Justice of the Peace Courts are limited jurisdiction trial courts for the state. Each county is divided into precincts, and that county’s justices of the peace preside over cases in their county. Typically, precincts are larger than just one town and often include pieces from neighboring cities or adjoining communities. Justices of the peace serve four-year terms as judges, and most have at least one clerk to help with the work. Some also have a court administrator, usually in larger districts. To be elected as a Justice Court judge, a person must be an Arizona resident, over the age of 18, they must be qualified to vote in their precinct, they also must be able to read and write English, and they do not have to be an attorney.
The types of cases resolved by Justice of the Peace Courts are traffic-related cases and some criminal and civil cases. These courts can issue search warrants as well. For civil cases, Justice Courts can only hear cases with claims of $10,000 or less. With landlord/tenant disputes of between $5,000 - $10,000, Justice Courts share jurisdiction with the Superior Courts. They can also resolve matters of possession of real property below $10,000. Justice Courts often hold preliminary hearings for felony cases, and they have criminal jurisdiction over petty misdemeanors. They usually handle domestic abuse cases, breaches of the peace, assault or battery and other non-serious offense cases.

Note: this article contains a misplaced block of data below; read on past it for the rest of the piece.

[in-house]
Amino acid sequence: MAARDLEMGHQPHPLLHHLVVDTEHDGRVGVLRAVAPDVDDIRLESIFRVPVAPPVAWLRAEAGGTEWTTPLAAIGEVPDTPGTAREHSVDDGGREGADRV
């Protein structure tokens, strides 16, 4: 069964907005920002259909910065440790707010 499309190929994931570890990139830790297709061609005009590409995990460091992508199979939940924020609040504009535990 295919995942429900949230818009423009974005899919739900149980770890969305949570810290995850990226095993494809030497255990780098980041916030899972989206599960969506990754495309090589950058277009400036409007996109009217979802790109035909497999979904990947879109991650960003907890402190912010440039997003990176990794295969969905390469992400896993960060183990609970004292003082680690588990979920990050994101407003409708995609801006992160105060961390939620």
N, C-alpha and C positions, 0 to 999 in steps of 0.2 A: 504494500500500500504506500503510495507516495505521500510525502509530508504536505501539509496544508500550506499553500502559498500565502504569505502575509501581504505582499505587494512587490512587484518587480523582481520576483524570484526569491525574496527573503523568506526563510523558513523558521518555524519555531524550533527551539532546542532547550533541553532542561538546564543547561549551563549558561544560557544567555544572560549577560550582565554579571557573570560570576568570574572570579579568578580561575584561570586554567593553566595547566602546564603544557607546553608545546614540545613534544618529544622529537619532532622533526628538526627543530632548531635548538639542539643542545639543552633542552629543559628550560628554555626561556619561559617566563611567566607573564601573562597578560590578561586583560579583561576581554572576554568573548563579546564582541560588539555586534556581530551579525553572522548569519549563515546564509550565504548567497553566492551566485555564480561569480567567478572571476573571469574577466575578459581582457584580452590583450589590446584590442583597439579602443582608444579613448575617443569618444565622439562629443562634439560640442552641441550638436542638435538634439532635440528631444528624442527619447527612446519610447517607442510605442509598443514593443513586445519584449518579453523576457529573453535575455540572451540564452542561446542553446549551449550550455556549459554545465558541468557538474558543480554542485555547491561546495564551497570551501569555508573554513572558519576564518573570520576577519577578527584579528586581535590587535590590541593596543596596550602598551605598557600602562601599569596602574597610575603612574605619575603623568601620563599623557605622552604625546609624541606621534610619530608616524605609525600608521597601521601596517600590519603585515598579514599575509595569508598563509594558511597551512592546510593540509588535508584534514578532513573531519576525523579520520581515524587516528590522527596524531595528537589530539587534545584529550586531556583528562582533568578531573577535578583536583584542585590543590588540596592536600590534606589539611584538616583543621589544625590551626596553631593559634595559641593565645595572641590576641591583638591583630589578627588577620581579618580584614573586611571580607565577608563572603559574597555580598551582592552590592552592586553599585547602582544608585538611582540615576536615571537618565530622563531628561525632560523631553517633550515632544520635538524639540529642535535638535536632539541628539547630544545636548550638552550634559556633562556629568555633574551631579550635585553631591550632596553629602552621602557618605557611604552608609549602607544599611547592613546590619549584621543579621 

Most Justice Court precincts also have an elected constable. These elected officials serve official court documents as dictated by the court.
For the last year tallied, Justice Courts totaled 726,870 cases. Of those, 124,859 were criminal cases, 202,516 were civil cases, and 399,017 were for traffic violations, and the remaining 478 were for other legal matters.